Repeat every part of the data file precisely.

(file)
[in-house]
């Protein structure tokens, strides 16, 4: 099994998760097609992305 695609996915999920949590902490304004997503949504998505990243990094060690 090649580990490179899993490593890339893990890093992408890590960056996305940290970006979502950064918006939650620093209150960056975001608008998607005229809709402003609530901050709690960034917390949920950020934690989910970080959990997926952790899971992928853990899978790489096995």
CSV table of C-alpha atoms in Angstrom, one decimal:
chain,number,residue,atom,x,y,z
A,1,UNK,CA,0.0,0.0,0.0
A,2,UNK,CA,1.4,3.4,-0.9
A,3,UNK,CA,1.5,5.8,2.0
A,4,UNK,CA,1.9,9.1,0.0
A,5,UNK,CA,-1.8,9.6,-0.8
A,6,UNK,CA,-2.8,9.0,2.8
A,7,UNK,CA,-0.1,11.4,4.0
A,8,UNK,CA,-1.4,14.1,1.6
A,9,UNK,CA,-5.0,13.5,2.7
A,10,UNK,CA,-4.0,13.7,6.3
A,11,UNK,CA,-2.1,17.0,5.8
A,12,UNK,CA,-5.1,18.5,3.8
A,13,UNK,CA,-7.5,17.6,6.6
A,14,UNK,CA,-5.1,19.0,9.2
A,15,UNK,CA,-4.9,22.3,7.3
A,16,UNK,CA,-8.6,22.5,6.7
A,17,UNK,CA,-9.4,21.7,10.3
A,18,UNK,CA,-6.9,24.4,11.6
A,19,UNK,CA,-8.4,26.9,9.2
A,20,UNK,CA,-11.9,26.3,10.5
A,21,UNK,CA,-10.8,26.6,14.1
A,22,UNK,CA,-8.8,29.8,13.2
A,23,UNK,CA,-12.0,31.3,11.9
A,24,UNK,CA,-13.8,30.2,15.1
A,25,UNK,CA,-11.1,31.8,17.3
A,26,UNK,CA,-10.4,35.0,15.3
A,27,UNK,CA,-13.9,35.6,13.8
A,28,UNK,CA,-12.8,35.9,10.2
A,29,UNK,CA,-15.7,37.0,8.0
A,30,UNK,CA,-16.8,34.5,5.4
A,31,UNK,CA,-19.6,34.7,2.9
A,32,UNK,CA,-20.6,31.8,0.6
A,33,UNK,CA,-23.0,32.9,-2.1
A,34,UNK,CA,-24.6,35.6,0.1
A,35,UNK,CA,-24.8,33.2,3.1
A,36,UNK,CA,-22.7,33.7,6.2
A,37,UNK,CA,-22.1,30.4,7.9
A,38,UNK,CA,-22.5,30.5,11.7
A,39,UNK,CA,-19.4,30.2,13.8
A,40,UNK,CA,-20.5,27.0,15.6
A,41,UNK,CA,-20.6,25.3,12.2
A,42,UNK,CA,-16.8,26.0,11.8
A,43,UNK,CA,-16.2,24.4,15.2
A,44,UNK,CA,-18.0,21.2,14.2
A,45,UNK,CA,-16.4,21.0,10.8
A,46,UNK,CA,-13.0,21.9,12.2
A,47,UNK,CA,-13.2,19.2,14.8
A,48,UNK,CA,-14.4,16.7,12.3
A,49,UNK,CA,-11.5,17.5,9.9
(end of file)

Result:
[in-house]
């Protein structure tokens, strides 16, 4: 099994998760097609992305 695609996915999920949590902490304004997503949504998505990243990094060690 090649580990490179899993490593890339893990890093992408890590960056996305940290970006979502950064918006939650620093209150960056975001608008998607005229809709402003609530901050709690960034917390949920950020934690989910970080959990997926952790899971992928853990899978790489096995």
CSV table of C-alpha atoms in Angstrom, one decimal:
chain,number,residue,atom,x,y,z
A,1,UNK,CA,0.0,0.0,0.0
A,2,UNK,CA,1.4,3.4,-0.9
A,3,UNK,CA,1.5,5.8,2.0
A,4,UNK,CA,1.9,9.1,0.0
A,5,UNK,CA,-1.8,9.6,-0.8
A,6,UNK,CA,-2.8,9.0,2.8
A,7,UNK,CA,-0.1,11.4,4.0
A,8,UNK,CA,-1.4,14.1,1.6
A,9,UNK,CA,-5.0,13.5,2.7
A,10,UNK,CA,-4.0,13.7,6.3
A,11,UNK,CA,-2.1,17.0,5.8
A,12,UNK,CA,-5.1,18.5,3.8
A,13,UNK,CA,-7.5,17.6,6.6
A,14,UNK,CA,-5.1,19.0,9.2
A,15,UNK,CA,-4.9,22.3,7.3
A,16,UNK,CA,-8.6,22.5,6.7
A,17,UNK,CA,-9.4,21.7,10.3
A,18,UNK,CA,-6.9,24.4,11.6
A,19,UNK,CA,-8.4,26.9,9.2
A,20,UNK,CA,-11.9,26.3,10.5
A,21,UNK,CA,-10.8,26.6,14.1
A,22,UNK,CA,-8.8,29.8,13.2
A,23,UNK,CA,-12.0,31.3,11.9
A,24,UNK,CA,-13.8,30.2,15.1
A,25,UNK,CA,-11.1,31.8,17.3
A,26,UNK,CA,-10.4,35.0,15.3
A,27,UNK,CA,-13.9,35.6,13.8
A,28,UNK,CA,-12.8,35.9,10.2
A,29,UNK,CA,-15.7,37.0,8.0
A,30,UNK,CA,-16.8,34.5,5.4
A,31,UNK,CA,-19.6,34.7,2.9
A,32,UNK,CA,-20.6,31.8,0.6
A,33,UNK,CA,-23.0,32.9,-2.1
A,34,UNK,CA,-24.6,35.6,0.1
A,35,UNK,CA,-24.8,33.2,3.1
A,36,UNK,CA,-22.7,33.7,6.2
A,37,UNK,CA,-22.1,30.4,7.9
A,38,UNK,CA,-22.5,30.5,11.7
A,39,UNK,CA,-19.4,30.2,13.8
A,40,UNK,CA,-20.5,27.0,15.6
A,41,UNK,CA,-20.6,25.3,12.2
A,42,UNK,CA,-16.8,26.0,11.8
A,43,UNK,CA,-16.2,24.4,15.2
A,44,UNK,CA,-18.0,21.2,14.2
A,45,UNK,CA,-16.4,21.0,10.8
A,46,UNK,CA,-13.0,21.9,12.2
A,47,UNK,CA,-13.2,19.2,14.8
A,48,UNK,CA,-14.4,16.7,12.3
A,49,UNK,CA,-11.5,17.5,9.9